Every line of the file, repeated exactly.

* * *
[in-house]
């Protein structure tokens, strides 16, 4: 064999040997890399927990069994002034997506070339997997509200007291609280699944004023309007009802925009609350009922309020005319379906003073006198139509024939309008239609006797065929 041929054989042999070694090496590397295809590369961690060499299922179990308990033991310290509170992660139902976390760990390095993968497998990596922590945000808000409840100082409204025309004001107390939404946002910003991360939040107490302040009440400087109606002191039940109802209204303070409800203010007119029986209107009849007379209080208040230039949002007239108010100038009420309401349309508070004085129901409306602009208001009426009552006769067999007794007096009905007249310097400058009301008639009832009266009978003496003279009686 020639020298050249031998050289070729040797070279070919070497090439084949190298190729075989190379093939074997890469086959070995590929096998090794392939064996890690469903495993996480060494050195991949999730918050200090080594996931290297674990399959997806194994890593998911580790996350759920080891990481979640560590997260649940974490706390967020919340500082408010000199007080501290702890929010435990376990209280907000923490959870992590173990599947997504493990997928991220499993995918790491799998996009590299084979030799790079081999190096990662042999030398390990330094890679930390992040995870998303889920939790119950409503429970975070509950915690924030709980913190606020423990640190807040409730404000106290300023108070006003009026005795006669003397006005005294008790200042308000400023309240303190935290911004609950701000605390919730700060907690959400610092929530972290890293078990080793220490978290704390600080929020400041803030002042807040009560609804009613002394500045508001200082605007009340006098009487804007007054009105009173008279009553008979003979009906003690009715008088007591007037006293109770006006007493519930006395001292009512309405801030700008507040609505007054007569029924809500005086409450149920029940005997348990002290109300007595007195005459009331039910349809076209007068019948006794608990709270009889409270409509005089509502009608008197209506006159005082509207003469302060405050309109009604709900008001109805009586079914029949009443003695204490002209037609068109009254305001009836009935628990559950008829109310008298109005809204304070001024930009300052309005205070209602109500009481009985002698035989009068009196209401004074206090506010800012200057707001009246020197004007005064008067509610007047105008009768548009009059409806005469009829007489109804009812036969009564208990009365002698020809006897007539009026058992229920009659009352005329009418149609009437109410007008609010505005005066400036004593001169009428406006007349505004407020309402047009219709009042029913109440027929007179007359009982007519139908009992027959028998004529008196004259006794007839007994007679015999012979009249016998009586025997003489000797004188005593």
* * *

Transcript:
[in-house]
């Protein structure tokens, strides 16, 4: 064999040997890399927990069994002034997506070339997997509200007291609280699944004023309007009802925009609350009922309020005319379906003073006198139509024939309008239609006797065929 041929054989042999070694090496590397295809590369961690060499299922179990308990033991310290509170992660139902976390760990390095993968497998990596922590945000808000409840100082409204025309004001107390939404946002910003991360939040107490302040009440400087109606002191039940109802209204303070409800203010007119029986209107009849007379209080208040230039949002007239108010100038009420309401349309508070004085129901409306602009208001009426009552006769067999007794007096009905007249310097400058009301008639009832009266009978003496003279009686 020639020298050249031998050289070729040797070279070919070497090439084949190298190729075989190379093939074997890469086959070995590929096998090794392939064996890690469903495993996480060494050195991949999730918050200090080594996931290297674990399959997806194994890593998911580790996350759920080891990481979640560590997260649940974490706390967020919340500082408010000199007080501290702890929010435990376990209280907000923490959870992590173990599947997504493990997928991220499993995918790491799998996009590299084979030799790079081999190096990662042999030398390990330094890679930390992040995870998303889920939790119950409503429970975070509950915690924030709980913190606020423990640190807040409730404000106290300023108070006003009026005795006669003397006005005294008790200042308000400023309240303190935290911004609950701000605390919730700060907690959400610092929530972290890293078990080793220490978290704390600080929020400041803030002042807040009560609804009613002394500045508001200082605007009340006098009487804007007054009105009173008279009553008979003979009906003690009715008088007591007037006293109770006006007493519930006395001292009512309405801030700008507040609505007054007569029924809500005086409450149920029940005997348990002290109300007595007195005459009331039910349809076209007068019948006794608990709270009889409270409509005089509502009608008197209506006159005082509207003469302060405050309109009604709900008001109805009586079914029949009443003695204490002209037609068109009254305001009836009935628990559950008829109310008298109005809204304070001024930009300052309005205070209602109500009481009985002698035989009068009196209401004074206090506010800012200057707001009246020197004007005064008067509610007047105008009768548009009059409806005469009829007489109804009812036969009564208990009365002698020809006897007539009026058992229920009659009352005329009418149609009437109410007008609010505005005066400036004593001169009428406006007349505004407020309402047009219709009042029913109440027929007179007359009982007519139908009992027959028998004529008196004259006794007839007994007679015999012979009249016998009586025997003489000797004188005593």